|Lenin Statue in Lenin park, Hanoi|
Somebody's mother once said, "if you don't have anything nice to say, don't say anything at all" so our post on Hanoi will be short. It may be that it felt the least accessible of any place we've been on our trip so far, and most of the time we felt that no one wanted us there, or maybe we stayed in the wrong neighborhood, but overall Hanoi was our least favorite place. We stayed in the Old Quarter ("the" place for tourists to stay) and it was terrible! Despite the great hotel we found (the Tulinh Palace Hotel), the sidewalks are completely taken up by scooters, street restaurants and shops, so you have to walk in the street. Literally IN the street. I would say we walked in the gutter, but Hanoi has an interesting trash pickup service that makes that a pretty gross prospect.
Because Vietnam is communist, the idea is that it is important for every person to have a job. So, shopkeepers take their trash and dump it into the gutter outside (not in bags, just trash in the street). Several hours later, a person comes by with a rolling dumpster and broom, and takes the trash away. Well, the big pieces of trash. The rest of the little stuff is just swept around for a while, giving the street a general mange. Which we then have to walk on to get anywhere. Ugh.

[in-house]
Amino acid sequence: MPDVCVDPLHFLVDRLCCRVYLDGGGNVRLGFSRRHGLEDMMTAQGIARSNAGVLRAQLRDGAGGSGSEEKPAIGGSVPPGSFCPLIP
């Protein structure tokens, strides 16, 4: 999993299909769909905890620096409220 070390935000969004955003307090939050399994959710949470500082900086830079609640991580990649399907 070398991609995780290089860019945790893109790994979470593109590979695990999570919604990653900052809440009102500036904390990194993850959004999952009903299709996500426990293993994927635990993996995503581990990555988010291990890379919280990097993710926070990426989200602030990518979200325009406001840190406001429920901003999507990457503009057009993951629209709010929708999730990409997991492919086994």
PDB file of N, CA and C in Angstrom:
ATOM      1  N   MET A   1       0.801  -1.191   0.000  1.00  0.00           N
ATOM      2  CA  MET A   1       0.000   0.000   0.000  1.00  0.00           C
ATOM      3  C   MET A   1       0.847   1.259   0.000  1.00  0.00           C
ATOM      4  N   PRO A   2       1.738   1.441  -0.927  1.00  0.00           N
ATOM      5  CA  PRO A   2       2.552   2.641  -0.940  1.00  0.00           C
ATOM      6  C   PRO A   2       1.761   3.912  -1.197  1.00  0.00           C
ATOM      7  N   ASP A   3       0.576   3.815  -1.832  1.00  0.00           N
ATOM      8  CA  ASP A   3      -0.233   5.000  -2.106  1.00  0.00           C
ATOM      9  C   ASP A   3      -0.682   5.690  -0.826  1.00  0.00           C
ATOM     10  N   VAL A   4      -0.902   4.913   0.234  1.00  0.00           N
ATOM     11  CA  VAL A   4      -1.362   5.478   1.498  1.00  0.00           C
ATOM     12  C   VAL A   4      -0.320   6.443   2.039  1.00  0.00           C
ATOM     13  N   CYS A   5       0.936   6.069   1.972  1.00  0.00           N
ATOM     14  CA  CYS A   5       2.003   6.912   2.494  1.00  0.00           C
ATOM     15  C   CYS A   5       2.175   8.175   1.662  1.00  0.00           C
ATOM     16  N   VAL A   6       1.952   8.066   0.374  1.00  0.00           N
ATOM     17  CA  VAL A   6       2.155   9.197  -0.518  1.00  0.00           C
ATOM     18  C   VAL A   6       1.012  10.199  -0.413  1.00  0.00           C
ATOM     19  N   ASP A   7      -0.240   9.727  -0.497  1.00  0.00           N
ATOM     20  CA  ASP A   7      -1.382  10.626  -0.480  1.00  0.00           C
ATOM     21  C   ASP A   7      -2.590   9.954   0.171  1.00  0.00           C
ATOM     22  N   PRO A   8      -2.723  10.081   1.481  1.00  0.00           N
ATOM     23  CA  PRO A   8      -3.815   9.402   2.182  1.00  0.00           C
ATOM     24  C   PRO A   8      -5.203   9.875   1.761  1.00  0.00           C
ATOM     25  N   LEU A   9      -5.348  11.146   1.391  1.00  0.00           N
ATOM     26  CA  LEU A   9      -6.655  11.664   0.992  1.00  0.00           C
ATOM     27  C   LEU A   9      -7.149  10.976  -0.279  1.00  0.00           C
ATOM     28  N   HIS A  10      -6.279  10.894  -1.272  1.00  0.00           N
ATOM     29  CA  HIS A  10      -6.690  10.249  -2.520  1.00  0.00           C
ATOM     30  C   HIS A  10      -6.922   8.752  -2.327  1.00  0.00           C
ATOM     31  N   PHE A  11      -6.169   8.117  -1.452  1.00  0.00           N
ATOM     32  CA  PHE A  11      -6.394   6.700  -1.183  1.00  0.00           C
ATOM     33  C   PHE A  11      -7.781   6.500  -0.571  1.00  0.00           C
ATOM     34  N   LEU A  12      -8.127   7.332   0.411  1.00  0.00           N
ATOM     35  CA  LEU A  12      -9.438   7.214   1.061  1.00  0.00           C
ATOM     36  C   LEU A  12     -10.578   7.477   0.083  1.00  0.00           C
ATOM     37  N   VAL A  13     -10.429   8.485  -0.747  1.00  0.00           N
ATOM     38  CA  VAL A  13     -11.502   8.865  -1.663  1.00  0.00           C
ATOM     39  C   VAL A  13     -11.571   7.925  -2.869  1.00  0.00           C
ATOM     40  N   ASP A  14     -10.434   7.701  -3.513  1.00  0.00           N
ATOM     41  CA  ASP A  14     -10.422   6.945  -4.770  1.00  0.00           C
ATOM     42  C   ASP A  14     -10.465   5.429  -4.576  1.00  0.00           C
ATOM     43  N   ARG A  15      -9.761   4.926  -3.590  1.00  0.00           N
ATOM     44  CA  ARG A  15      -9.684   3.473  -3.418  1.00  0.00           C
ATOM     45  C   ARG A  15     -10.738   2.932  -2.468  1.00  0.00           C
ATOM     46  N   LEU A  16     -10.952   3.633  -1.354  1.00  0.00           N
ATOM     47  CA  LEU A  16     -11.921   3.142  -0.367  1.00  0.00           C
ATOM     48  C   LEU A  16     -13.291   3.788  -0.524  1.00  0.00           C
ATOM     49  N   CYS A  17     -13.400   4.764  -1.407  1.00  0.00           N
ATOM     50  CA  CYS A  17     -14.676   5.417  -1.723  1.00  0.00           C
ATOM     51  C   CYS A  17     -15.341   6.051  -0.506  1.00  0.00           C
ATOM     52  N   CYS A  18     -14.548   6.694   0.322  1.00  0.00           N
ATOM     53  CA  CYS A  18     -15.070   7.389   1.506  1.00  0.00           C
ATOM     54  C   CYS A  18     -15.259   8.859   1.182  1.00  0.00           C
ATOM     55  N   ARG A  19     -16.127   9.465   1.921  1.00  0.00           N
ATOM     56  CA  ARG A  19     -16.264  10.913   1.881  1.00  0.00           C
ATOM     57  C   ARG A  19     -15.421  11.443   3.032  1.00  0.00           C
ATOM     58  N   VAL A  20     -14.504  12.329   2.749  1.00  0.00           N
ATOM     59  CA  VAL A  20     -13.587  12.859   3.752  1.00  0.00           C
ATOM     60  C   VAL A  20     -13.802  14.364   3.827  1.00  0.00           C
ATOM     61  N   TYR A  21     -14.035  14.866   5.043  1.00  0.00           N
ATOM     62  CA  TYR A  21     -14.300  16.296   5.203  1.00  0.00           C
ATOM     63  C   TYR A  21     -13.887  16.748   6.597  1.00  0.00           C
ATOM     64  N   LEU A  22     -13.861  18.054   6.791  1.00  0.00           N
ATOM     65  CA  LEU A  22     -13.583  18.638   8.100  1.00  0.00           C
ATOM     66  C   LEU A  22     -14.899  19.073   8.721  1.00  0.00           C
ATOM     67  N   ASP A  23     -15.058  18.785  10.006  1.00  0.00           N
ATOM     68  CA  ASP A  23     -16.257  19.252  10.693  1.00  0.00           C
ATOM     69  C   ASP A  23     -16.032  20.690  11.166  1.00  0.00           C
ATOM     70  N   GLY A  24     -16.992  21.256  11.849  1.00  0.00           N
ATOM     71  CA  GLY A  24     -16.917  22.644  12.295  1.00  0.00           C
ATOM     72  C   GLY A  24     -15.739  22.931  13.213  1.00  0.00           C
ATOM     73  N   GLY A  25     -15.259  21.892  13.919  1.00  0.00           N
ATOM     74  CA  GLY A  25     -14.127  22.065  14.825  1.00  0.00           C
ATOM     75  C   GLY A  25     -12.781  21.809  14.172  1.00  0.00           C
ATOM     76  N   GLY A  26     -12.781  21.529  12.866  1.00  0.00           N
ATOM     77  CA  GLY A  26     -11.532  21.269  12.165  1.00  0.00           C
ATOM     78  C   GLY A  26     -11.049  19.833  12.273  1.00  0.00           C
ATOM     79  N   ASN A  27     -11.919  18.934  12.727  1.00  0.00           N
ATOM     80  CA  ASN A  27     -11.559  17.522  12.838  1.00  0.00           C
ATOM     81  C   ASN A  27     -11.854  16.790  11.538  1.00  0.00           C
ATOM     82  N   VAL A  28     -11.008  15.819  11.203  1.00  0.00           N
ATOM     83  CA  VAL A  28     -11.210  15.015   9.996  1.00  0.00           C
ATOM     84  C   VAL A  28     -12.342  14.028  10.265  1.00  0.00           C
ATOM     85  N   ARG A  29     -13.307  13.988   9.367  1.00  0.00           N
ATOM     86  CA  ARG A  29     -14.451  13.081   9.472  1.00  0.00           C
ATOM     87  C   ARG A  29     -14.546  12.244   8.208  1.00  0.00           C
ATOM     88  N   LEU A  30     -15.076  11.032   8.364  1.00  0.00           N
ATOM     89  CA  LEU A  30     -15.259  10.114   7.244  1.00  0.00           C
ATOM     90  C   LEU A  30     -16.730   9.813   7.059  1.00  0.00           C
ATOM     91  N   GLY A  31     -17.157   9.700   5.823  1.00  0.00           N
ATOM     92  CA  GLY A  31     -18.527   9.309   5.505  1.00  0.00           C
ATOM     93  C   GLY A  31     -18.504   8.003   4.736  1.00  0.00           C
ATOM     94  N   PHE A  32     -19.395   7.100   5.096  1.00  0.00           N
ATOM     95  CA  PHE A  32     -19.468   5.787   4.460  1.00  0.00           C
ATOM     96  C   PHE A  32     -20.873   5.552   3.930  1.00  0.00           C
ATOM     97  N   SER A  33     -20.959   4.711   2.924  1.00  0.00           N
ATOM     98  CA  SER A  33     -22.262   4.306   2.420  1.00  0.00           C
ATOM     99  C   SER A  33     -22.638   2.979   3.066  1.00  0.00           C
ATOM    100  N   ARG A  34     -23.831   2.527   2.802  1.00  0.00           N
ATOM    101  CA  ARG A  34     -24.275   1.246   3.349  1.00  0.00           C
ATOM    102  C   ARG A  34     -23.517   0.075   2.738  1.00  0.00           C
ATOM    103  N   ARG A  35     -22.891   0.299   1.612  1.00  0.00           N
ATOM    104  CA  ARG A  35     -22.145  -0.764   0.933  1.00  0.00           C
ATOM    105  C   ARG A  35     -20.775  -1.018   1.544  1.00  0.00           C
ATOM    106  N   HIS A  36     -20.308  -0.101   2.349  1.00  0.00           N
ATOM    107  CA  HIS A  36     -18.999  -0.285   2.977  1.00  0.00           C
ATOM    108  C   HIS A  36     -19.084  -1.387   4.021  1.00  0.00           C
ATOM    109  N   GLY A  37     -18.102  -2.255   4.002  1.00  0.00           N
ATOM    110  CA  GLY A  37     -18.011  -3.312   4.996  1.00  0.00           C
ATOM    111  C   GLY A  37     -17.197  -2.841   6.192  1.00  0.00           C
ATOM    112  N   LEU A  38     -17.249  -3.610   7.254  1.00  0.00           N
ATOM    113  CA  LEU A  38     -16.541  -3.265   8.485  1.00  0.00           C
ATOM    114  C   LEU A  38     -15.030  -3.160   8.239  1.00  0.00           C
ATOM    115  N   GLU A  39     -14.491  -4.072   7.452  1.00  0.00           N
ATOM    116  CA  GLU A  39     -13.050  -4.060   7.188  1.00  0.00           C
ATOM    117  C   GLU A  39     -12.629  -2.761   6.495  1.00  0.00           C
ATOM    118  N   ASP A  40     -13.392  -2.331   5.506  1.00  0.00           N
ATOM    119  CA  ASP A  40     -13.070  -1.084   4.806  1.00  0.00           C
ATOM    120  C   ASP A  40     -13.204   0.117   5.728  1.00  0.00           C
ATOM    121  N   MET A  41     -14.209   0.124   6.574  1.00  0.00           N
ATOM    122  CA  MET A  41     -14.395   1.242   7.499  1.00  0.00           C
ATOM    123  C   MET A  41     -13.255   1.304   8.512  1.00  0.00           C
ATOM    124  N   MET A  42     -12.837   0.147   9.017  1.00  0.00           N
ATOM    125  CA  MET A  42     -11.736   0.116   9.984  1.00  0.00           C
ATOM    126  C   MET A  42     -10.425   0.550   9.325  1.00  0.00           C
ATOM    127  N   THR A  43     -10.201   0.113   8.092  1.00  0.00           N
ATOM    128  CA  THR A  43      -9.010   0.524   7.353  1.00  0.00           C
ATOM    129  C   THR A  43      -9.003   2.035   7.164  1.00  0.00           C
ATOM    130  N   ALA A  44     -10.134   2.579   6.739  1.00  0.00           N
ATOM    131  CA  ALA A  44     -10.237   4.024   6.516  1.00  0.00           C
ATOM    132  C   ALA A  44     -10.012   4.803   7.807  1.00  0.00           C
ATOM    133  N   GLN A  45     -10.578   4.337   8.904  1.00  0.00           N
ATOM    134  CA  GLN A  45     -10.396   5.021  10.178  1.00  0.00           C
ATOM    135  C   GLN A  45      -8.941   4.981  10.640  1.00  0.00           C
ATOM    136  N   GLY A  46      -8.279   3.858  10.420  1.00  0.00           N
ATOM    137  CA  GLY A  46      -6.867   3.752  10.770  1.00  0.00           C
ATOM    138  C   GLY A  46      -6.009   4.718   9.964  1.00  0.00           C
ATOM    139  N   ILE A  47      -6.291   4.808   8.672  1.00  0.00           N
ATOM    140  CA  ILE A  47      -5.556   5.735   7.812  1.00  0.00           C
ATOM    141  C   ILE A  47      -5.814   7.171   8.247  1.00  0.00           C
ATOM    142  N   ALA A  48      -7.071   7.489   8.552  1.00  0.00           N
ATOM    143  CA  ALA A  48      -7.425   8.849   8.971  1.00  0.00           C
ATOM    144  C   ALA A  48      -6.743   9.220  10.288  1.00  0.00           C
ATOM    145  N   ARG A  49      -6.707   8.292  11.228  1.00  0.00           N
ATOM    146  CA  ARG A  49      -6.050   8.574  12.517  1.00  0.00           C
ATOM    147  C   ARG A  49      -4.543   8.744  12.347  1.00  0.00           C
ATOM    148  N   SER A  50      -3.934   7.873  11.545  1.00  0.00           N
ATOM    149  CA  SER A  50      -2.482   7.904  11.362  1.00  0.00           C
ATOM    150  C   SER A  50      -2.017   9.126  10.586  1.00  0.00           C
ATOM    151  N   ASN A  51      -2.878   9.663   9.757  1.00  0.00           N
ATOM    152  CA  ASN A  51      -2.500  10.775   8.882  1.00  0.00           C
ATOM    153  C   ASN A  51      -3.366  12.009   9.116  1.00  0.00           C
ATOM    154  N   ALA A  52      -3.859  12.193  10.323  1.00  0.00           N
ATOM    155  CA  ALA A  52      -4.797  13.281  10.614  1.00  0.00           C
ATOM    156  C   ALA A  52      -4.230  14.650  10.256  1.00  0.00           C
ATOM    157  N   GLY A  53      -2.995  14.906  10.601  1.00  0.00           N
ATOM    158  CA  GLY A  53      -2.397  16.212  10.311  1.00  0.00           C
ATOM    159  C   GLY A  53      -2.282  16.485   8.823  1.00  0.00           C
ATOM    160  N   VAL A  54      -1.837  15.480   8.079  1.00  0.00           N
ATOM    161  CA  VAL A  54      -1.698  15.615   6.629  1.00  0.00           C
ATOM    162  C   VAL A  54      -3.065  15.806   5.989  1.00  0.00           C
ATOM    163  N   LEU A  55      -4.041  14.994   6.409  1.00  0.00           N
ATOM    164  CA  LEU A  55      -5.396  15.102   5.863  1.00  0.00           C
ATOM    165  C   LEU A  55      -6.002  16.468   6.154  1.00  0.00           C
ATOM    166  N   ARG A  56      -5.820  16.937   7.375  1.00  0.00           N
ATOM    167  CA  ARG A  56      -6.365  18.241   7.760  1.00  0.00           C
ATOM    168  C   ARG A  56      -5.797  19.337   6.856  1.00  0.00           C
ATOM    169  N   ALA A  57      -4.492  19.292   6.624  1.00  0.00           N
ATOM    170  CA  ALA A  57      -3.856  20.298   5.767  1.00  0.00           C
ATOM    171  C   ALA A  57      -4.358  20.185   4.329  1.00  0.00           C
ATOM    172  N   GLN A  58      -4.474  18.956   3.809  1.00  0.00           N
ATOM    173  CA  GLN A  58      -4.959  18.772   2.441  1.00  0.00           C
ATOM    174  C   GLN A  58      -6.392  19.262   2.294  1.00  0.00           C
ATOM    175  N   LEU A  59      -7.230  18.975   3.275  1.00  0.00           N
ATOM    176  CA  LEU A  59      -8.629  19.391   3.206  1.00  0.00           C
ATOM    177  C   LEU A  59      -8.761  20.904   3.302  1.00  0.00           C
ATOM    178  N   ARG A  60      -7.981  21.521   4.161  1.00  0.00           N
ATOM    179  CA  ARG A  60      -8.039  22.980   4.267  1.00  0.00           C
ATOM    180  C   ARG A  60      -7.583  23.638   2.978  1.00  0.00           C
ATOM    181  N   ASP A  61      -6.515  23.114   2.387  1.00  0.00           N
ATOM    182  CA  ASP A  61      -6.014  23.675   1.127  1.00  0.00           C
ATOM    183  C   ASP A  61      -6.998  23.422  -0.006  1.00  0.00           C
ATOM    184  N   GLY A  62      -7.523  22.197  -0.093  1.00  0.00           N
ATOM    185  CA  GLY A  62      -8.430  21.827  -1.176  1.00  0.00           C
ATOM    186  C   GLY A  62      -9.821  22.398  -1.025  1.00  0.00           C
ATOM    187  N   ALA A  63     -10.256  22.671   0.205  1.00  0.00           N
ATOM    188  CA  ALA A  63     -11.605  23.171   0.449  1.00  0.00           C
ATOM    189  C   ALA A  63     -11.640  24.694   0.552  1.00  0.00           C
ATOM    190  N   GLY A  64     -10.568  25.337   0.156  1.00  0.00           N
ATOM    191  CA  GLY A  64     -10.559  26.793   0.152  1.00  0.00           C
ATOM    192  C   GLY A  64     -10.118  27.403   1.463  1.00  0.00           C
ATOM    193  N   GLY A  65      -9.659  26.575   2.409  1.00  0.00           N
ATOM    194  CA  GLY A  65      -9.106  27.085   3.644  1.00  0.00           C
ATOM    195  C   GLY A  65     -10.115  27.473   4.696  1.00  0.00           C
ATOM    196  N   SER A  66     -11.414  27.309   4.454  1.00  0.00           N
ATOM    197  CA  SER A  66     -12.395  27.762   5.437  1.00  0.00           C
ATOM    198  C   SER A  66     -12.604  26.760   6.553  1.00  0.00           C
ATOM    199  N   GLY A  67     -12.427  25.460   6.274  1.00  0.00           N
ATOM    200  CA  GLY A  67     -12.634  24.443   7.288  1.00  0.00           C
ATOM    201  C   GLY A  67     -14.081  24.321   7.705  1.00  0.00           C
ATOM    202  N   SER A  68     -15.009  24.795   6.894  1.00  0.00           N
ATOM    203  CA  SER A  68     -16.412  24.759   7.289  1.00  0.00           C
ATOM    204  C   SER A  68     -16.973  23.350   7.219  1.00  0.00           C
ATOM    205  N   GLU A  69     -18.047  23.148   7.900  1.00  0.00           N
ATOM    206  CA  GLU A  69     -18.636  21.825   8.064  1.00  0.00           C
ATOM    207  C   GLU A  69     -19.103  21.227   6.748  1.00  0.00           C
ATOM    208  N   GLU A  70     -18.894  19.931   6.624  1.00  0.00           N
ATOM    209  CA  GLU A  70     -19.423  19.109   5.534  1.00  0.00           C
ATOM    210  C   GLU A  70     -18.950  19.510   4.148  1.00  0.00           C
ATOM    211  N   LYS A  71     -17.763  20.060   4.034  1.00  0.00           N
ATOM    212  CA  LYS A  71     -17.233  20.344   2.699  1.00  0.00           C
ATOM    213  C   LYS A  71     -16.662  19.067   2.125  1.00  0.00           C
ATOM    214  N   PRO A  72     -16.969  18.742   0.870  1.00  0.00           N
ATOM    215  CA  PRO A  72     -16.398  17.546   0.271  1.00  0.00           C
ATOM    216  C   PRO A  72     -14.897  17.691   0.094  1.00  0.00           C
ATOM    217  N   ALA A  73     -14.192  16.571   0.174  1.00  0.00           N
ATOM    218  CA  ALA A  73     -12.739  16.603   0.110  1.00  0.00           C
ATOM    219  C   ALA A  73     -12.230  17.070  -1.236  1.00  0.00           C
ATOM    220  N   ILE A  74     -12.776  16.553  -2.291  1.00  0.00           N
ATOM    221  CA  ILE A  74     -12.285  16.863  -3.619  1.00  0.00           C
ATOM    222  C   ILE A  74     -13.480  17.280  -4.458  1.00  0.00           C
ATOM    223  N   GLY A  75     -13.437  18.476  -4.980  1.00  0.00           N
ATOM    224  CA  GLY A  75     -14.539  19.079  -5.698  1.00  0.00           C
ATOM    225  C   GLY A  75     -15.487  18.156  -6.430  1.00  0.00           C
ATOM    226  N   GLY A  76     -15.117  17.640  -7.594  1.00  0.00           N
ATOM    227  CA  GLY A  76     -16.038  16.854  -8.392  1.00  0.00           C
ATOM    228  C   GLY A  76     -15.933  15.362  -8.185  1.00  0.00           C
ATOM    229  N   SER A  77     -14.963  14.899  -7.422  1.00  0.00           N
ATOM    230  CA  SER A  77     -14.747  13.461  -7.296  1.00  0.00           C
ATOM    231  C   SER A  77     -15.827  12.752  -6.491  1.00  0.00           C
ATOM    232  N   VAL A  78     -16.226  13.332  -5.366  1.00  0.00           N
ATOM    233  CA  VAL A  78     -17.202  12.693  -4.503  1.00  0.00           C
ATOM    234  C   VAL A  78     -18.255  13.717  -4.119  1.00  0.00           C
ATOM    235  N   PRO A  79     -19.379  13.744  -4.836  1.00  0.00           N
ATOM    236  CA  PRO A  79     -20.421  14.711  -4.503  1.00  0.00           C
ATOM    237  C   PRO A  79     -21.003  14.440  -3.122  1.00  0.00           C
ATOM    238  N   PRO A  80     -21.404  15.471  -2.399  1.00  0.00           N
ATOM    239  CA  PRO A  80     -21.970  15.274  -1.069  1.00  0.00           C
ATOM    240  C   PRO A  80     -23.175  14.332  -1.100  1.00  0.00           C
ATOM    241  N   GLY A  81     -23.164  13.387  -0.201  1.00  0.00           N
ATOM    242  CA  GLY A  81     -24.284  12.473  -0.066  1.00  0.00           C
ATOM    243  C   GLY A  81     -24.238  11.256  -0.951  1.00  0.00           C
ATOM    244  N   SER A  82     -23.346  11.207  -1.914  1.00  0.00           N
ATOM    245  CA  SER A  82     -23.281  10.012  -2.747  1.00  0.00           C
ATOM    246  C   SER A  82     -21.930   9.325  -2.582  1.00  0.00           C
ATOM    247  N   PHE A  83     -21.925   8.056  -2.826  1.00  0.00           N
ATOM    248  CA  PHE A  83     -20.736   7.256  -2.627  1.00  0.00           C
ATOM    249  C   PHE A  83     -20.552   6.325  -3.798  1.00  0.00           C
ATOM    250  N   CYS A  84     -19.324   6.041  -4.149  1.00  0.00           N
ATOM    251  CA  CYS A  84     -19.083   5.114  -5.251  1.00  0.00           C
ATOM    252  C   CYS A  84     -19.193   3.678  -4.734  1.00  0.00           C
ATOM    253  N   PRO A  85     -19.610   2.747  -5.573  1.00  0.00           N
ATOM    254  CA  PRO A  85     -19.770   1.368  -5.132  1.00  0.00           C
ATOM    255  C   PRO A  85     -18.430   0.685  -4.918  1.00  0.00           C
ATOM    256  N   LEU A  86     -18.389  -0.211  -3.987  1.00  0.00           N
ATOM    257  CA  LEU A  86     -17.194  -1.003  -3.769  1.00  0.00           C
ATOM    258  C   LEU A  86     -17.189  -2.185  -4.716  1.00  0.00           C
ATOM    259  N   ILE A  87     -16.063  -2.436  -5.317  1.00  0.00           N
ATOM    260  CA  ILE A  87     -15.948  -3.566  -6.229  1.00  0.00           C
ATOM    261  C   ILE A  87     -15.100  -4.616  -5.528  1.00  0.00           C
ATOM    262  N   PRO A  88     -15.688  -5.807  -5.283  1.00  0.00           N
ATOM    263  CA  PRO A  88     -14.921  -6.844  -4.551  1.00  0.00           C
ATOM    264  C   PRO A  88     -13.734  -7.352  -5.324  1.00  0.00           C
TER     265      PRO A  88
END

After visiting Uncle Ho, we made our way next door to the Ho Chi Minh Museum, billed as a "celebration" of his life. Note that it does not bill itself as a museum to educate the visitor about his life or legacy. As such, it is not particularly educational, but is fascinating nonetheless. It takes a post modern perspective, and the museum is thus filled with art installations intended to make the viewer "feel." There's a walk through images of industrial revolution France (so you can see what he saw), there's a campfire in his brain (what?) and a room with a volcano and a toppled over totem pole (again, what?).
Even though we didn't enjoy Hanoi, we suspect there is a better Hanoi there. It felt very inaccessible, but maybe having a local connection or guide to take you to good restaurants, see interesting neighborhoods, and translate the museum exhibits into English, could make Hanoi a great place to visit.